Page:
Resources

2021 SSC Catalog

2021 SSC CATALOG

Our 2021 catalog is the best one yet, with helpful articles, large images, and QR codes taking you to more information on our website, including safety sheets, videos and more!

For a Priced Version of the SSC Catalog contact our Sales Team.

Helpful accounting information and how to access the payment portal

PAYMENT PORTAL

Pay your bills, see past invoices and more with the SSC payment portal! Visit our accounting information page to learn more about how to access this tool and discover additional items we have to offer you!

Solutions Educations is just like having someone with you every step of the way.

TRAINING VIDEOS

SSC has always been passionate about sharing the information we have with our customers, including how-to videos. Solutions Education is our FREE video training platform for you to use!

Fill Out A Survey

As an SSC customer, we want to make your experience with us the best it can possibly be. To do so, we are asking you to complete any or all of the surveys below to help us improve our process, product offerings, and interactions. Surveys typically take between 5-10 minutes to complete and are strictly confidential. Thank you for providing your feedback. We appreciate the time you have taken and will actively use it to evaluate our services and offerings to you.

Spring Tech TIPS

Interested in learning even more tips and tricks? Solutions Education is a series of training videos that provide expertly created educational videos. Register for Solutions Education.

Increasing Torsion Spring Life:

One of the most common questions our sales staff receives is how to increase the life of torsion springs. The answer is to convert a spring with a larger wire size and match the inch pounds per turn of the original spring. This will result in a spring that is capable of more maximum turns, and therefore, a higher cycle life than your original spring.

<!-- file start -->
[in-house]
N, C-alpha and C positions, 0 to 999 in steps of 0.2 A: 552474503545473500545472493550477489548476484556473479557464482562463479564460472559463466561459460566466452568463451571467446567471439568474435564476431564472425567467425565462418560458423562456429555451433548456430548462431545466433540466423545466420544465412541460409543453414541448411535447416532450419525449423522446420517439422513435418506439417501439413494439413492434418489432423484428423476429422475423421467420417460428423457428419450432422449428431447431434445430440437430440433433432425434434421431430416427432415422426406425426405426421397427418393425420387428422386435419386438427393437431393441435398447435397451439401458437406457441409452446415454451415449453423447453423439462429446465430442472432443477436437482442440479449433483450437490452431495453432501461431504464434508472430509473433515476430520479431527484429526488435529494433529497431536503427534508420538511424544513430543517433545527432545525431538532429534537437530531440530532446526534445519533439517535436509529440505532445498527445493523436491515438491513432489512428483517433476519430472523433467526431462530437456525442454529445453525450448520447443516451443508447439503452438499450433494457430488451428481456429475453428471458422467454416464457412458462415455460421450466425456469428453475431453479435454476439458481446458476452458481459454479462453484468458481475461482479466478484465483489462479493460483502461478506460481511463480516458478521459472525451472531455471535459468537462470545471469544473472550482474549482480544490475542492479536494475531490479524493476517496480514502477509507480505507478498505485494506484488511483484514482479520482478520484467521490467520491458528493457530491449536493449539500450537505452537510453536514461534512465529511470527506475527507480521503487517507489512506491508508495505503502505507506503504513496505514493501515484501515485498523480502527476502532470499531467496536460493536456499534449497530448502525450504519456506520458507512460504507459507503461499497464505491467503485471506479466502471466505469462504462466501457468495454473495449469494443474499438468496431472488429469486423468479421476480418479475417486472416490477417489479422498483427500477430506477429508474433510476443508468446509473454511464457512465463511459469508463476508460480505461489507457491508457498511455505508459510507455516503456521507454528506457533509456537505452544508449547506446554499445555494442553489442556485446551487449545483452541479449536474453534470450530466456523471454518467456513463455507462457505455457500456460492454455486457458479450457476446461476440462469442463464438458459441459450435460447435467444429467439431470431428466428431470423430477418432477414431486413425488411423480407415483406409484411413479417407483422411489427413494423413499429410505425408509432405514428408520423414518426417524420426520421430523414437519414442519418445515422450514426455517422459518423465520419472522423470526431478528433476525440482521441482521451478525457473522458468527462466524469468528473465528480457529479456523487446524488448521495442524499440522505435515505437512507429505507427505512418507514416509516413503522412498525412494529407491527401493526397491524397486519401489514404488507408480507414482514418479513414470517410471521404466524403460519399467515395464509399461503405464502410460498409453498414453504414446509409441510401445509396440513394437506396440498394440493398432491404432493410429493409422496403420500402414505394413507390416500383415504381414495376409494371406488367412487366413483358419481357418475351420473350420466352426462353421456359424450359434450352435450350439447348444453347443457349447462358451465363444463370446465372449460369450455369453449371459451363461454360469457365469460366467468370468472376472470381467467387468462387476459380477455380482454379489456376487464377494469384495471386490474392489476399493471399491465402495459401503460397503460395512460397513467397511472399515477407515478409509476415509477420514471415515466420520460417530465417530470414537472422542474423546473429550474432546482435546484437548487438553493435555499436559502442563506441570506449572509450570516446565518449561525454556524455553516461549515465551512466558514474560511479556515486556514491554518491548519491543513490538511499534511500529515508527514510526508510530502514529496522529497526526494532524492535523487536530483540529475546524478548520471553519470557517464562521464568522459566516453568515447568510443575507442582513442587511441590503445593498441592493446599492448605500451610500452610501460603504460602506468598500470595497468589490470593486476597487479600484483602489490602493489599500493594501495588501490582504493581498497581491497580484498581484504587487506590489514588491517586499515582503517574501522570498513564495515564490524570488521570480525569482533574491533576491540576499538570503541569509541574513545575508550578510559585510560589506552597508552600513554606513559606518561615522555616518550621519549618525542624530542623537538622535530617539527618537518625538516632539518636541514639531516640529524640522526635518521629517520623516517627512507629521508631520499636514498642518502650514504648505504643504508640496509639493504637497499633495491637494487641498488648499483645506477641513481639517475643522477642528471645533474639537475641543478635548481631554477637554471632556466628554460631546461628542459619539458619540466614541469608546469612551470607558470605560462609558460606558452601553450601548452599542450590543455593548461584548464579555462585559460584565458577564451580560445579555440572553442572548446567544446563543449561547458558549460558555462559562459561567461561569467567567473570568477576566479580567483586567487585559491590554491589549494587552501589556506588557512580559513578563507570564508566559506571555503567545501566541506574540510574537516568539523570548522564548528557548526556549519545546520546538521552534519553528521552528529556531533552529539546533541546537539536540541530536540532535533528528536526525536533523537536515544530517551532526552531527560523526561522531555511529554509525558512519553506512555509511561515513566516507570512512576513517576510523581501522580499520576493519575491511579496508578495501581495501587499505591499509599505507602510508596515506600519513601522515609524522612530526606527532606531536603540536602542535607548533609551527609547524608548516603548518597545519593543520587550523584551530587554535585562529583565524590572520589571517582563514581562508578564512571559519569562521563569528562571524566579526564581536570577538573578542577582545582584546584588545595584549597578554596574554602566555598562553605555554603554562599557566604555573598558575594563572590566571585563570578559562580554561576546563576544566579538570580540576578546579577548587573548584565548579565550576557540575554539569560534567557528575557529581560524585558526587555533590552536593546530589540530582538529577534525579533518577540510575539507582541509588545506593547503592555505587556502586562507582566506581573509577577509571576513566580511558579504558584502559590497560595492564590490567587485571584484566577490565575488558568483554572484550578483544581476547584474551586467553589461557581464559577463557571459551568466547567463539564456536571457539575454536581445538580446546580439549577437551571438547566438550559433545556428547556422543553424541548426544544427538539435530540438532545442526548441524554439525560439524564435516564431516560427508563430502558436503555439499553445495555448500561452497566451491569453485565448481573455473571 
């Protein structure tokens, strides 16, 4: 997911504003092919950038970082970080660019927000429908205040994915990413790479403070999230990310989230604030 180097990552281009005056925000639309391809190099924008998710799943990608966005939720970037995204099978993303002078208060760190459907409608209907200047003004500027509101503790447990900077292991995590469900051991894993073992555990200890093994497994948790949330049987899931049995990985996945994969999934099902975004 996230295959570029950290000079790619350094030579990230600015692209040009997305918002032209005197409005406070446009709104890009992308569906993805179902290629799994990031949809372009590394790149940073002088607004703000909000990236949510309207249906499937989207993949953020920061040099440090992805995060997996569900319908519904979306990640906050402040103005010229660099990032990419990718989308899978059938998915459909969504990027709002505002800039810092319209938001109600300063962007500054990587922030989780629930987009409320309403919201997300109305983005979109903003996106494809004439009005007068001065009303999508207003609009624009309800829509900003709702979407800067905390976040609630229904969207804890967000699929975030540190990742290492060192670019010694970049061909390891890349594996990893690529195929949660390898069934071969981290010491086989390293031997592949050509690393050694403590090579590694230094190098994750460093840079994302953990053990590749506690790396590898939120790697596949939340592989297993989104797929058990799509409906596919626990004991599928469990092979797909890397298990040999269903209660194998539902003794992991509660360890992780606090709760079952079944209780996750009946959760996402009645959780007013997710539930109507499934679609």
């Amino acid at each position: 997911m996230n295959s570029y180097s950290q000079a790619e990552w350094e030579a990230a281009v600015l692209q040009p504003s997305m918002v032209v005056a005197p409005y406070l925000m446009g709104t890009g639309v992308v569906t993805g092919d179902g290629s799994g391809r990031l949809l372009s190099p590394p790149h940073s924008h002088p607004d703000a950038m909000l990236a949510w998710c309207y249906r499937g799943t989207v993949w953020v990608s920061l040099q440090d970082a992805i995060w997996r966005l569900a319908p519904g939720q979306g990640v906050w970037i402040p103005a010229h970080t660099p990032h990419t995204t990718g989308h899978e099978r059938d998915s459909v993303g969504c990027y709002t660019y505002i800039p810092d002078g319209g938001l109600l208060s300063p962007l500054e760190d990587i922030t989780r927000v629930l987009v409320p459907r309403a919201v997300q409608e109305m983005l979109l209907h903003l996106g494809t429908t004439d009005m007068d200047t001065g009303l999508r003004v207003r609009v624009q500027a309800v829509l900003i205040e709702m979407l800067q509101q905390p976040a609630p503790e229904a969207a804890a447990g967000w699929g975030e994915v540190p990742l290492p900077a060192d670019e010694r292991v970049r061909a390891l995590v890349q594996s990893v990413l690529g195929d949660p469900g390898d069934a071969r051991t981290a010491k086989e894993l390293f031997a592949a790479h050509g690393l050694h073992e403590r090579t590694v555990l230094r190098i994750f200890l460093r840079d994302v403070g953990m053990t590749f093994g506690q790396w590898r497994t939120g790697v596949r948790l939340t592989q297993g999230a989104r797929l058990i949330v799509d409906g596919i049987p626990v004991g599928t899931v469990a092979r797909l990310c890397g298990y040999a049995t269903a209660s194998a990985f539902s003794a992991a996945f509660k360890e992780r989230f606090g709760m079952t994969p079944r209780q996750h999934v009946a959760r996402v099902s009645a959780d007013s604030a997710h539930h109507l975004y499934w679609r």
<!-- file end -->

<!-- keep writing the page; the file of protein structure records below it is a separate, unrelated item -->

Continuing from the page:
Spring Growth:

Spring growth can be easily determined by multiplying the number of required turns by the wire size.

Example: a .250 wire spring requiring 8 turns will grow approximately 2 inches after it has been wound. (.250″ wire size x 8 turns = 2″ spring growth)

Determining the Amount of High Lift:

High lift is measured as the distance from the top of a closed door to the bottom of the horizontal track.

Proper Handling of Springs:

It is important to prevent any nicks or scrapes to the wire when handling springs. Any small scrape or nick could result in premature spring failure.

Cycle Life of SSC Springs:

Torsion springs that are engineered by SSC are designed for a minimum of 10,000 cycles.

Figuring Door Weight:

To figure the weight of a properly functioning door, divide the total inch pounds per turn of the existing springs, by the multiplier of the cable drum.

Ordering Springs

No matter what kind of springs you order, there are a few important aspects for you to consider. Here is everything you need to order springs.

Ordering Torsion Springs:

When ordering torsion springs, there are 4 specific items you will need to know in order to get the correct replacement spring. Those items are: the wire size, inside diameter of the spring, length of the spring, and the wind of the spring (right or left wound).

Determining Wire Size

A spring’s wire size can be determined by using a caliper, micrometer, or wire gauge. If none of these tools are available, simply measure ten coils of wire to the nearest 1/16th of an inch, and refer to the Spring Wire Chart. The spring must be tightly compressed, with no gaps. Still unsure how to properly measure a spring? Register for Solutions Education and view the ‘How to Measure a Spring’ video tutorial.

Determining Inside Diameter (ID)

First, measure the inside diameter to the nearest 1/16th of an inch. For springs with cones inserted, the cone will likely have a manufacturer’s name (OHD, Raynor, etc.) which will give you a clue toward the proper identity. The chart, available here, shows the most common IDs used by various manufacturers. If no manufacturer’s name is evident, usually a part number on the cone will indicate the ID.